Dan and Shelly, along with Pam Renall and Pamela Case, worked tirelessly with us. Add the smart executives at Screenvision Media, led by J.P. Partilla, along with Darryl Schaffer, Bernadette McCabe, Craig O’Connor and Michael Golden, and we built a great team. Boy, did we enjoy that experience. Screenvision’s 14,000 theater reach became a platform to bring “I Hope You Dance” to America with the zeal and commitment to make a difference.
Joe, David and I plan to do much more with this team for sure.
It enables us to use the big-screen platform to exclusively premiere content and become a unique and interactive experience for all who attend.
Our book, which is associated with the project, is curated from the stories seen in the film with expanded and new on-point content. Co-producer Judith A. Proffer documents the birth and life of the song, including four captivating real-life stories of faith and hope. It is a timeless compendium that will move and inspire anyone who reads it, which they can, over and over. Author and life coach Tim Storey wrote a moving foreword that sets the tone for a book millions can enjoy owning. https://www.amazon.com/Hope-You-Dance-Power-Spirit/dp/1618687913/
Q: Following the film, you and David Sams produced a 25-minute panel hosted by NBC’s Kathie Lee Gifford, featuring Salem talk show host Mike Gallagher; The Dream Center’s Caroline Barnett; actress Shari Rigby; and inspirational author, life coach and speaker Tim Storey. Is the panel an important part in drawing a crowd to the theater?
Absolutely. Dan and Shelly pioneered that concept at Fathom, where I produced a number of successful events with them. Each event was followed by panels of personalities who could articulately speak to and enlarge on what the public just saw. Given the credibility of the moderator (here, the wonderful Kathie Lee), and vast visible reach (via social media and otherwise) of the panelists, it pulls in the public to attend the theater event and adds greatly to the understanding and issues presented in the production. It’s a fun and powerful way to bring unique content to another level.
Q: Can you speak about any of the 2017 projects slated from CieloScope?
Yes, but only from a 30,000-foot view.
We are super pumped to be working with Linda Hope, James Hardy, Ken Levy and Tony Montalto, the smart and terrific leaders of the Bob & Dolores Hope Foundation, to sculpt and produce a major Memorial Day theatrical event (plus extensions) for our troops and country. The spirit and ethos of Bob Hope lives forever, and David and I intend to produce a timeless event, called “Hope 4 America” (tentative working title) that carries on all of Bob’s goodness, pushed further forward by Joe’s remarkable marketing chops.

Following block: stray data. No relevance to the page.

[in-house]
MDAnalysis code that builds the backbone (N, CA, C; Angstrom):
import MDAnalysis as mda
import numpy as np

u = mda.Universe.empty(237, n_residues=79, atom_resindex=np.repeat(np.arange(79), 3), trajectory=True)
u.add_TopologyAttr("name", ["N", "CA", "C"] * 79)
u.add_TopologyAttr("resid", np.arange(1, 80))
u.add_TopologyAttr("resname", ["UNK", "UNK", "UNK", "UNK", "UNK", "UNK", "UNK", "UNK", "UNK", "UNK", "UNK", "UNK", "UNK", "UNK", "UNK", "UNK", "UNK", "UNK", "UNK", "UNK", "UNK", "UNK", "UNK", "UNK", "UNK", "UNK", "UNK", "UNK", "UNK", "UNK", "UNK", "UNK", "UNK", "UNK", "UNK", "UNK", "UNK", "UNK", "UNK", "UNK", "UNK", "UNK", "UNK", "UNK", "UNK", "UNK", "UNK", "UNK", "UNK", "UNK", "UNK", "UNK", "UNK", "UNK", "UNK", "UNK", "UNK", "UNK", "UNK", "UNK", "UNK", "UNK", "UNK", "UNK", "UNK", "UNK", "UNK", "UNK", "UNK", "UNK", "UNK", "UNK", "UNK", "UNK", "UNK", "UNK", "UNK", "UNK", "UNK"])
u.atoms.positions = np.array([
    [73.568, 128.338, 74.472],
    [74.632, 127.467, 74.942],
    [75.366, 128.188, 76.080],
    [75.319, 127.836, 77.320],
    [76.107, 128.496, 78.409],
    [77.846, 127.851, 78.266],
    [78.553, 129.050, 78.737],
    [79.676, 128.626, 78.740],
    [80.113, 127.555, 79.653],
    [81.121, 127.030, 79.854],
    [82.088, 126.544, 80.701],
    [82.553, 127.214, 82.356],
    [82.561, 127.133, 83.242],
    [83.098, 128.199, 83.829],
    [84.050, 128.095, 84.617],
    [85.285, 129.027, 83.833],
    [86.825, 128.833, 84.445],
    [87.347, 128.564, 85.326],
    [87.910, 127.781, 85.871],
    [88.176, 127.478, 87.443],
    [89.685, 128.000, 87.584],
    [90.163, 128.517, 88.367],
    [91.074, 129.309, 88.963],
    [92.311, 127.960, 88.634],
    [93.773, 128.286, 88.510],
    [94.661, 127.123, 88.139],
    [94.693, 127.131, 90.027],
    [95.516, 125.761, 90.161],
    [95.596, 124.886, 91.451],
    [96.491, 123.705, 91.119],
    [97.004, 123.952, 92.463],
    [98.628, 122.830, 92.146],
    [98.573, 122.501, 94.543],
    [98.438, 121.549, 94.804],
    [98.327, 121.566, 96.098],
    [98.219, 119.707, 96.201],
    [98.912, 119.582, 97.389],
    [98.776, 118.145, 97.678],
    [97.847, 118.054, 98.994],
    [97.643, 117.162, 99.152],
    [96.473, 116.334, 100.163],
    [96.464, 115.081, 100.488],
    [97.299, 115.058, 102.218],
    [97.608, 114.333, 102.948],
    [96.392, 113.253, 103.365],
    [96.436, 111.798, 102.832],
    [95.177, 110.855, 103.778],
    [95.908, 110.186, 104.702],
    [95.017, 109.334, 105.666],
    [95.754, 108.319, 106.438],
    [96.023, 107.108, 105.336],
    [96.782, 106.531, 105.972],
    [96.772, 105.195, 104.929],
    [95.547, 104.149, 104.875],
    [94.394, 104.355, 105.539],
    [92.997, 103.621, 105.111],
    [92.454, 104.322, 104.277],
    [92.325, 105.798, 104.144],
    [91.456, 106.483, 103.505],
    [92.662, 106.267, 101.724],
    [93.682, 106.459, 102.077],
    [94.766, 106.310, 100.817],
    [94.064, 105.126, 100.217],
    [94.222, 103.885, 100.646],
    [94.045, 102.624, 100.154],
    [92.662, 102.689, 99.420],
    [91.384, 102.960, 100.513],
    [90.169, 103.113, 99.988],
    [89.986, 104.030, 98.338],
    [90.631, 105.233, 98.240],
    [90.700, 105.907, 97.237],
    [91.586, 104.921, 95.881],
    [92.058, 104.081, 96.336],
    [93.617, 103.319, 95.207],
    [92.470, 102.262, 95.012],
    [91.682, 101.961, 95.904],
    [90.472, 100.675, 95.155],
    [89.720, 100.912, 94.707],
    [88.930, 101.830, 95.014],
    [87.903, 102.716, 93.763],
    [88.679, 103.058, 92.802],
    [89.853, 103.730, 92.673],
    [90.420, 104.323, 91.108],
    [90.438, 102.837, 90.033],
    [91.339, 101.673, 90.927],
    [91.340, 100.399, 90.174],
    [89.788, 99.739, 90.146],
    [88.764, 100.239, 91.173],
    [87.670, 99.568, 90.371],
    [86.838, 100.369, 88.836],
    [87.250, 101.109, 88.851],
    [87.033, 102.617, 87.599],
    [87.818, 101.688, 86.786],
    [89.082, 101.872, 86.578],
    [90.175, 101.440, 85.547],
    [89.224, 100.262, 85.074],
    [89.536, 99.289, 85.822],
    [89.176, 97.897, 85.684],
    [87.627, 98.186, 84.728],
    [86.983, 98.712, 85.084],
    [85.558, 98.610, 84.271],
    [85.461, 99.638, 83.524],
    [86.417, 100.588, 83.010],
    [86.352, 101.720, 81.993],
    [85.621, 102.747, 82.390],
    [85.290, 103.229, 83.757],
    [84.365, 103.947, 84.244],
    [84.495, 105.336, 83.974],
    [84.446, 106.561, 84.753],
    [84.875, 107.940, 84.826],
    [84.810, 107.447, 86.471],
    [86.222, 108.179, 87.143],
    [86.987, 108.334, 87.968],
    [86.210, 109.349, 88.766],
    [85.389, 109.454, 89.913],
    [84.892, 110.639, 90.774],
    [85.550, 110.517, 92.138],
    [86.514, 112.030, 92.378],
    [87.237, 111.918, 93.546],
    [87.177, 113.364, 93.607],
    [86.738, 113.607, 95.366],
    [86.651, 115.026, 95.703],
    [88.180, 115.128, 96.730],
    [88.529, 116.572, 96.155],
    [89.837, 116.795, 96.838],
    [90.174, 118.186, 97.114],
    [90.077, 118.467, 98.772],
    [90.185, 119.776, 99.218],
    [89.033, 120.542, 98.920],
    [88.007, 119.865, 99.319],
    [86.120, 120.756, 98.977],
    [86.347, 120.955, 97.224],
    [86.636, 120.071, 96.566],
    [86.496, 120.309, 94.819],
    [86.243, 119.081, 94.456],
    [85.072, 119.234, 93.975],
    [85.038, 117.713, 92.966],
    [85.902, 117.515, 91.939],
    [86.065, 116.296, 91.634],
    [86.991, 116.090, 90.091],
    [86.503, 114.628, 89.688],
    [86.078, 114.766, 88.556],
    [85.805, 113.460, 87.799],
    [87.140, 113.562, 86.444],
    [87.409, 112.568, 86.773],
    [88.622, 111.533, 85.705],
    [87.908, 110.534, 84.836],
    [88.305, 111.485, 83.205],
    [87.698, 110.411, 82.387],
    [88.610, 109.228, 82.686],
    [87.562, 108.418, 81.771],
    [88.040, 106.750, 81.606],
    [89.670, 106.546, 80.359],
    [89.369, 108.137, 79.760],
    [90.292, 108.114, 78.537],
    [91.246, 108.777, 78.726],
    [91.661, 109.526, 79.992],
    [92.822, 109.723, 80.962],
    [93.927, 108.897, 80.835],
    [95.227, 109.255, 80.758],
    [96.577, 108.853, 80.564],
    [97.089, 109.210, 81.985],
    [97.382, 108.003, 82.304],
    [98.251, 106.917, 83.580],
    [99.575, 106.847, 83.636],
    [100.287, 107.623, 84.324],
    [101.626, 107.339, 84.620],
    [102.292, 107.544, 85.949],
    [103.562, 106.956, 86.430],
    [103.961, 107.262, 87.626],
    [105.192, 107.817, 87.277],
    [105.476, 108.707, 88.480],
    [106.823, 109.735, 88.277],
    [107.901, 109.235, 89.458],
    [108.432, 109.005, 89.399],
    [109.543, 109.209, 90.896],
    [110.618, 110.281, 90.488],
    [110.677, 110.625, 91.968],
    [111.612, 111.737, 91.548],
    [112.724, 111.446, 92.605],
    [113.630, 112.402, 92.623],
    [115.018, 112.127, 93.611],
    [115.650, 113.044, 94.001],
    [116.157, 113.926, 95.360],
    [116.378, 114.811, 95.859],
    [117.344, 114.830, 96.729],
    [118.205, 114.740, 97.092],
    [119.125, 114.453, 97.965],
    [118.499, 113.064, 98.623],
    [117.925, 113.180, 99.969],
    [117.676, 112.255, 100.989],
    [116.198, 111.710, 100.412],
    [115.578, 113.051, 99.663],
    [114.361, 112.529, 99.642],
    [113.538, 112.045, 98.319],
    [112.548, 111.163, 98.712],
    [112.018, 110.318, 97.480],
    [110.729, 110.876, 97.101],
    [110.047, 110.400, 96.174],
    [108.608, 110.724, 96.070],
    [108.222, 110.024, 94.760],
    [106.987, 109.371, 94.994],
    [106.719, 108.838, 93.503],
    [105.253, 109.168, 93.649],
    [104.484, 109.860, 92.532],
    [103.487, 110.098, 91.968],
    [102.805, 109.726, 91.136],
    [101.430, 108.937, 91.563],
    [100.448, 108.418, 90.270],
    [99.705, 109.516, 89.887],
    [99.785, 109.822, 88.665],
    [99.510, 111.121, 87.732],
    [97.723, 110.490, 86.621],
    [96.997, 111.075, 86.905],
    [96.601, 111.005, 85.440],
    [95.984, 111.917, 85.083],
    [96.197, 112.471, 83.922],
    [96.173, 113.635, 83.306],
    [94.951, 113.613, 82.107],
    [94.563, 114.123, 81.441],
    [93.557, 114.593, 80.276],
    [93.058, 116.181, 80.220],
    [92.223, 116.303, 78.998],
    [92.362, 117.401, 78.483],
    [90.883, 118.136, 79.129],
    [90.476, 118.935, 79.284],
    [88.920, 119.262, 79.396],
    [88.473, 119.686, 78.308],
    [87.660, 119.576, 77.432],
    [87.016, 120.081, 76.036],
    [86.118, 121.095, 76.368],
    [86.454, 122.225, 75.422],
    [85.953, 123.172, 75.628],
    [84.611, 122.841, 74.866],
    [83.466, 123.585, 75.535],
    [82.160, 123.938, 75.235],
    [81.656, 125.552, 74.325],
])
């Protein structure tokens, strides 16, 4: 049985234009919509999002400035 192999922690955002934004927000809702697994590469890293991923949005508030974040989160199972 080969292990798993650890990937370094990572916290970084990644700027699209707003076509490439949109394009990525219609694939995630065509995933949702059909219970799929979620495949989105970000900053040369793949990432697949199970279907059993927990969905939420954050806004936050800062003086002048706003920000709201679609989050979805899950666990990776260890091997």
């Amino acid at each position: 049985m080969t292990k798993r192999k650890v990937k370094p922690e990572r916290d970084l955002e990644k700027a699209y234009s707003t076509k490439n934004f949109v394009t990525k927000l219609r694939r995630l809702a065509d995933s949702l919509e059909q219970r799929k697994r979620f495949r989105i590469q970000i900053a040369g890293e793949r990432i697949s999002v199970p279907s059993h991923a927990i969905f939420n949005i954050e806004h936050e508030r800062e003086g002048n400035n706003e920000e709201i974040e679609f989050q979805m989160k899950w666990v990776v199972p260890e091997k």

CieloScope will also bring the remarkable story of one-armed basketball star Kevin Laue to audiences in “Long Shot,” a feature documentary directed by Franklin Martin via Screenvision, with KAOS Connect.
Joe, David and I serve as executive producers of “Long Shot” (along with Charlie Loventhal and Dain Blair), which will be an intimate portrait of what the human spirit can accomplish. Kevin is the first special-needs athlete to make it into NCAA ball and become a superstar on multiple levels; he inspires youths with his message that overcoming is winning. I am so proud to be aligned with Kevin, his longtime manager, David Goldberg and this remarkable story.
In closing, CieloScope stands for us reaching for every star in the heavens — with passion and purpose. Our events are intended to change lives. With a project like “Hope 4 America,” we will honor the lives of those who have served our nation and made the greatest sacrifice. With a film like “Long Shot,” we will honor the lives of those who’ve battled the odds and won despite the odds. With a film like “I Hope You Dance,” we honor lives of people who put their faith in something bigger than themselves and believed that when one door closes, another door opens.
We are all about presenting purpose-filled stories stories that can change a life and which will be seen first on a single night at the movie house.
• Spencer Proffer is the chief executive of Meteor 17. He is a pioneer in the convergence media integration of music-anchored projects in film and television. His productions and those which he has been integrally involved with have garnered Academy, Golden Globe, Emmy, Grammy and Tony awards and nominations. As a music producer, he has sold millions of gold and platinum records.
Copyright © 2021 The Washington Times, LLC.